1913 16, 883, 875 8, 093, 064 12, 082, 516 11, 010, 883
1914 18, 676, 08 11, 772, 862 11, 098, 613 10, 316, 264


JFC Fuller offers a fine commentary on these figures:

When the cost of Austrian and Italian new construction for 1914, respectively £4,051,976 and £3,237,000, is added, to the last on the above German figures, it will be seen that when war broke out the Triple Entente was spending on construction two and half times the amount spent by the Triple Alliance, and when France and Russia approximately two and a half times as much as Germany. How anyone could say that German naval expansion threatened England is difficult to understand; yet from 1909 on it was said again and again.4

The commentary provided by Francis Neilson, British Liberal MP provides more insight:

Now, no fair-minded Britisher can look at these figures and say that they prove in the slightest degree that Germany intended to smash Britain. The wildest notions of German naval expansion have been sedulously sown in this country for years.5

To be continued… favicon


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1 Treaty of Versailles

2 Geoffrey Parker, Cambridge Illustrated History of Warfare (Cambridge University Press, 1995), 257-8.

3 * this is a reproduction of a graph found in JFC Fuller, Military History of the Western World, Vol. 3: From the American Civil War to the End of World War II (Da Capo Press, 1956), 177.

4 Ibid

5 Francis Neilson, How Diplomats Make War (B. W. Huebsch, 1915), 146.

6 thoughts on “Origins of the First World War, part I”

  1. An excellent book that drives home all of the above points, and more, about the naval arms race between Britain and Imperial Germany is Robert K. Massie’s “Dreadnought: Britain, Germany, and the coming of the Great War”. Massie does an excellent job shattering the myth that somehow Britain (and to a lesser extent France) were “innocent” victims of German/Austro-Hungarian aggression. His follow-up to “Dreadnought” is “Castles of Steel” which details the naval actions of Britain and Imperial Germany throughout the war. It’s almost humorous that, after all the money spent on building battleships by the scores, both sides were so deathly afraid of losing them that, besides the single fleet on fleet action at Jutland, they spent most of the time at anchor or steaming up and down friendly coastlines doing nothing more than burning up resources and labor hours.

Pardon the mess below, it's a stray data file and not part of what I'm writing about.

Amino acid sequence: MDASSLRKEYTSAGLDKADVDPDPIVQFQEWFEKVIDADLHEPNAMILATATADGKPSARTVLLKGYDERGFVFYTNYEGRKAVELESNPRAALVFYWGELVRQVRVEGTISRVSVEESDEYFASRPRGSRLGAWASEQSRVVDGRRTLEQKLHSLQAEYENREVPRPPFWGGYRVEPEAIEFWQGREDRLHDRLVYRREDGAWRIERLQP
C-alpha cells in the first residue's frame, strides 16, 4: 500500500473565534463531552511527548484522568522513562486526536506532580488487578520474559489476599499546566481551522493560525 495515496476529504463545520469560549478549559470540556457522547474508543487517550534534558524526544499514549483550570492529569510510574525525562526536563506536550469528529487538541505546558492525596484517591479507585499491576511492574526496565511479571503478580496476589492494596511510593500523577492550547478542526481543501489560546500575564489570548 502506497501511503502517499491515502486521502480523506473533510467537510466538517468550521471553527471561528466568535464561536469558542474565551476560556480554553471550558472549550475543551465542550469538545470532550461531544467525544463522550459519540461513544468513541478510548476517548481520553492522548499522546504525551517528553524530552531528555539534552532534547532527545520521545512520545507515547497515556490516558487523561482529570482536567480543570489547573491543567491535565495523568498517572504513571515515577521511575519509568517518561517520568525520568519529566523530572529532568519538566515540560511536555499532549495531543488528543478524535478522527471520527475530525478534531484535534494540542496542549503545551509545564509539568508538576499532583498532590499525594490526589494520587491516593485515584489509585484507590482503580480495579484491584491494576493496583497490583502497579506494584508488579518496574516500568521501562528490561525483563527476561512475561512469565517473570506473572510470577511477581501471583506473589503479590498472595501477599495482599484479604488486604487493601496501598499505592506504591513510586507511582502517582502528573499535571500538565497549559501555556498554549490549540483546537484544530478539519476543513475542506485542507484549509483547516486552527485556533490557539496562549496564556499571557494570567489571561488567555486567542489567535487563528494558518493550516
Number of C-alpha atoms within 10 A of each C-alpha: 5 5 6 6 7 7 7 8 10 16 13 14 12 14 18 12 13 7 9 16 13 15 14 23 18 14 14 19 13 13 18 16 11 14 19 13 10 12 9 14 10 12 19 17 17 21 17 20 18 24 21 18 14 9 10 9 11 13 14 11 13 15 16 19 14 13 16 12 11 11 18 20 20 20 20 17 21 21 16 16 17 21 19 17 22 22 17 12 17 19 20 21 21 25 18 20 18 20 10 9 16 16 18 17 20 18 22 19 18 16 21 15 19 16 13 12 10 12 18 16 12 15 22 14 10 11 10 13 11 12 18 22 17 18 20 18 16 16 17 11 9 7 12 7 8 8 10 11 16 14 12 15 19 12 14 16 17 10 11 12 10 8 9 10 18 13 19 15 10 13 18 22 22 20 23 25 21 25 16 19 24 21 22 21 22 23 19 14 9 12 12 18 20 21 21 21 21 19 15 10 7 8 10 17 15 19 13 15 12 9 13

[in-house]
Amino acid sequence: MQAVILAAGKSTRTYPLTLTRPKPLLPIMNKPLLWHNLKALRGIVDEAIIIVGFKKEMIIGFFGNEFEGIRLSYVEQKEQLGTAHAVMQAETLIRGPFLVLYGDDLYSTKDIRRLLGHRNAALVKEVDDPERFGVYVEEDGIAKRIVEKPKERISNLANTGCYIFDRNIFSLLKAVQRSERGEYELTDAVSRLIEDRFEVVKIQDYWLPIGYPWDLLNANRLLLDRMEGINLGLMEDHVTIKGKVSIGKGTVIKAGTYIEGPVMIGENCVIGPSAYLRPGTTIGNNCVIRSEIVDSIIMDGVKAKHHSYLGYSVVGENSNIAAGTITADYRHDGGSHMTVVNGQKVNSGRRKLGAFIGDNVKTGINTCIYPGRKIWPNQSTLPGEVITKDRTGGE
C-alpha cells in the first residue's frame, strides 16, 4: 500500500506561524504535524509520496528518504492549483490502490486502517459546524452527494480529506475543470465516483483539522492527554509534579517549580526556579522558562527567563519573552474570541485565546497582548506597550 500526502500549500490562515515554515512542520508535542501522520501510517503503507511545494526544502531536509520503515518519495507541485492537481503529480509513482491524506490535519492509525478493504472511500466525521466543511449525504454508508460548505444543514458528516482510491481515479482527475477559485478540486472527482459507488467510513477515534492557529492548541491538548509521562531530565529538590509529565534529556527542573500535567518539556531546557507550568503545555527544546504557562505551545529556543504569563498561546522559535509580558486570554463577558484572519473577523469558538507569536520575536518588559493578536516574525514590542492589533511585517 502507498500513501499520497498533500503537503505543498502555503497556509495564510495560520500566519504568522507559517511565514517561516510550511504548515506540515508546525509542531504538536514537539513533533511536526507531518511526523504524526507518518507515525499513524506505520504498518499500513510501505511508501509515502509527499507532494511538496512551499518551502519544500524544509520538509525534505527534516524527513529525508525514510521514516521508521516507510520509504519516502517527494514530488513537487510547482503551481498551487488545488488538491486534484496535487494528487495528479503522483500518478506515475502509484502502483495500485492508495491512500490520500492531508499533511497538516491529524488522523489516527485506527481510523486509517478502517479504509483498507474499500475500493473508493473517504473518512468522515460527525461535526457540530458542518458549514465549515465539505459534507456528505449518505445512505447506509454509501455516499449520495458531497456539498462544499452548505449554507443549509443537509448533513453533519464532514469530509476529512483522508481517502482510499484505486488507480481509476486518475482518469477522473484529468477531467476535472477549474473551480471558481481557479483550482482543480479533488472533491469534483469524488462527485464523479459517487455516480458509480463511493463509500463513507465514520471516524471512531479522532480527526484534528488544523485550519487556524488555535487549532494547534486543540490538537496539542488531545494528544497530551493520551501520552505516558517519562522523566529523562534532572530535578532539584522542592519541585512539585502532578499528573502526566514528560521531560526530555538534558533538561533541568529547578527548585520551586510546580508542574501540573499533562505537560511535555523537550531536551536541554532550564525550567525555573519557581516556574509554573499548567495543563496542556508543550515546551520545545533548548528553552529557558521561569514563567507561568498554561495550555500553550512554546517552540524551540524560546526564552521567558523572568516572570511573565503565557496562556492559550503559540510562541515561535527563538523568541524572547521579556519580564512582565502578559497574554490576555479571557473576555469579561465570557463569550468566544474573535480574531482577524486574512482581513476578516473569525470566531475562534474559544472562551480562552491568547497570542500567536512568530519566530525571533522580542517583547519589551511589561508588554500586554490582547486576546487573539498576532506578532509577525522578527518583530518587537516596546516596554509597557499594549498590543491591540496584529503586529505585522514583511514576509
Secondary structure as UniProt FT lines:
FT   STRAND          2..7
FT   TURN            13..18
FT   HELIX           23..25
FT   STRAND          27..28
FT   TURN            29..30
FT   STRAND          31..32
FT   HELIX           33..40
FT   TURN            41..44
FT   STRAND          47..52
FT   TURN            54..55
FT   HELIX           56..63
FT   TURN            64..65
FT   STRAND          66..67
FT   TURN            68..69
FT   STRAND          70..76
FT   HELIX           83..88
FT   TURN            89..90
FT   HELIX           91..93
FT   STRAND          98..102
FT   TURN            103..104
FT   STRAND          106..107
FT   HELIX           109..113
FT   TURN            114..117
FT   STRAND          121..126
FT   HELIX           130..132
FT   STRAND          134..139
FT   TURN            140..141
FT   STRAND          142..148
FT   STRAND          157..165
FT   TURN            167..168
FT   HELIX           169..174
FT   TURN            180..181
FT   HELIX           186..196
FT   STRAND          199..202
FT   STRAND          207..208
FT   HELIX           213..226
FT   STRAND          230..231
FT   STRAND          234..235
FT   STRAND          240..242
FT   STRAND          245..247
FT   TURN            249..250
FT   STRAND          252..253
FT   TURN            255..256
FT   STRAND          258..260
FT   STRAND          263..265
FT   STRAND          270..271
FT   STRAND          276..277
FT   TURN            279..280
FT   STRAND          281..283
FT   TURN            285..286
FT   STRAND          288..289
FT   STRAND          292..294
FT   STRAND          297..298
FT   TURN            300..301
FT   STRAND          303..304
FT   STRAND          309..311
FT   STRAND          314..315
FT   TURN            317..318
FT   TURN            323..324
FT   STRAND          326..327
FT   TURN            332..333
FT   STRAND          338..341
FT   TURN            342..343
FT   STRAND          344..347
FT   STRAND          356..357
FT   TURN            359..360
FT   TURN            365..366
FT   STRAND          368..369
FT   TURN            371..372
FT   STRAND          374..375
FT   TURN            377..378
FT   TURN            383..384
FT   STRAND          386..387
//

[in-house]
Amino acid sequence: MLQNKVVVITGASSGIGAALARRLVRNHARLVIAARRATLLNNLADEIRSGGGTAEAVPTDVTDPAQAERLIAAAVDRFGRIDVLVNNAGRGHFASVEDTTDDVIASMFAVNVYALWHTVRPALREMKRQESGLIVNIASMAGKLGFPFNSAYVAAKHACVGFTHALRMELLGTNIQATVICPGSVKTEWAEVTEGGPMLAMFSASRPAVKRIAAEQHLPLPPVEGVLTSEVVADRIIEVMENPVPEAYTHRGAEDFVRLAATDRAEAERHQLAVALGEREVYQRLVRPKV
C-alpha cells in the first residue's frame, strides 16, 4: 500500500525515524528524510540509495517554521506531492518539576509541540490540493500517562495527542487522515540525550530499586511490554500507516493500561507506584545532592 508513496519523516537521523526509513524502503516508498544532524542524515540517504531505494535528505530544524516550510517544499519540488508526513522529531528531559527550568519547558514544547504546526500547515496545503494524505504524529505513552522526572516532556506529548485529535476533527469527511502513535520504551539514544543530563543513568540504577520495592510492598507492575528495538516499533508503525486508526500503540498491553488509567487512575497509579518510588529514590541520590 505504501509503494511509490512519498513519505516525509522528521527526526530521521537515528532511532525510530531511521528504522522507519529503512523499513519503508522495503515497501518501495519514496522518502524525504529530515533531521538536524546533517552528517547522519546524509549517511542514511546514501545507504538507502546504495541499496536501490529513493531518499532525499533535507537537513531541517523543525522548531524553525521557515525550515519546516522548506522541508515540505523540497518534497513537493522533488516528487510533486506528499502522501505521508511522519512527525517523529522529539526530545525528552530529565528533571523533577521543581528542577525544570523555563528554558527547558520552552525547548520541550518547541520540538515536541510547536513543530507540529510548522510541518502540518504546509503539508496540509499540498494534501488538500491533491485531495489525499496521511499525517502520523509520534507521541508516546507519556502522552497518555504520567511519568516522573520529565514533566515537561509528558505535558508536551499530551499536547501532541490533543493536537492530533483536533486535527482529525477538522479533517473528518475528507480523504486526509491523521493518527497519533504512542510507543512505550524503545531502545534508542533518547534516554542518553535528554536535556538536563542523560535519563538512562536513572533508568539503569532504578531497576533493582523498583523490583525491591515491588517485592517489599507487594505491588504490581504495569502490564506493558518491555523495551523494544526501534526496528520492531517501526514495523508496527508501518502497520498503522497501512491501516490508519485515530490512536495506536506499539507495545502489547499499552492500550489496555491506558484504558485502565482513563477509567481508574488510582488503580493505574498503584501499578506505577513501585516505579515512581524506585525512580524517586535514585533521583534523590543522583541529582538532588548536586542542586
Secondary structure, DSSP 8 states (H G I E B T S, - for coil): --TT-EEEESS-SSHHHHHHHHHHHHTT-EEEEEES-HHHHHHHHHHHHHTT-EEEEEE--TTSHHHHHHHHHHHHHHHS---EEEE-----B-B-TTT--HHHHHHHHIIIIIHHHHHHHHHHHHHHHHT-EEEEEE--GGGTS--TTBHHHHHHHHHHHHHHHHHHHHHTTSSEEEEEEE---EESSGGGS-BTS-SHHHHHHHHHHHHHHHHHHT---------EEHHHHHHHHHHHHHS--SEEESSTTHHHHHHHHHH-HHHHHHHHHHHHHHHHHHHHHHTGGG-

I highly recommend both books, read in sequence.

  2. Germny wanted to build up her fleet to rival the British fleet, yes? Not to smash Britain, but to give herself naval freedom of action. But British policy then was the same as American now – to prevent the emergence of a peer competitor (Britain’s was naval-only, while America’s is full-spectrum).
    From what I can tell, both nations were pursuing bad policies; Germany should not have built up her fleet, and Britain should not have switched to opposing Germany. Germany should have done everything necessary to keep friendship with Britain, and Britain should have done everything necessary to keep friendship with Germany. British interests would not have suffered from a strong Germany hegemonic in Europe & rivalrous to weaker France & Russia, while British friendship would have secured German access to her colonies and inhibited France from trying to challenge Germany.
    Finally, Germany should not have attacked France in 1914, but been ready to defend herself if attacked – for good practical as well as moral reasons.

  3. “Germany should not have built up her fleet”

    That is a totally wrong headed view of things. Germany built her fleet to rival a combined Franco-Russian fleet. By British logic Britain should have gone to war against the US and France who posed a greater naval threat than Germany. Furthermore fleet expansion was vital for protecting commerce. Germany had to have a navy and even the American’s believed so as you shall see in the next installment of my article, in the White-Balfour conversation.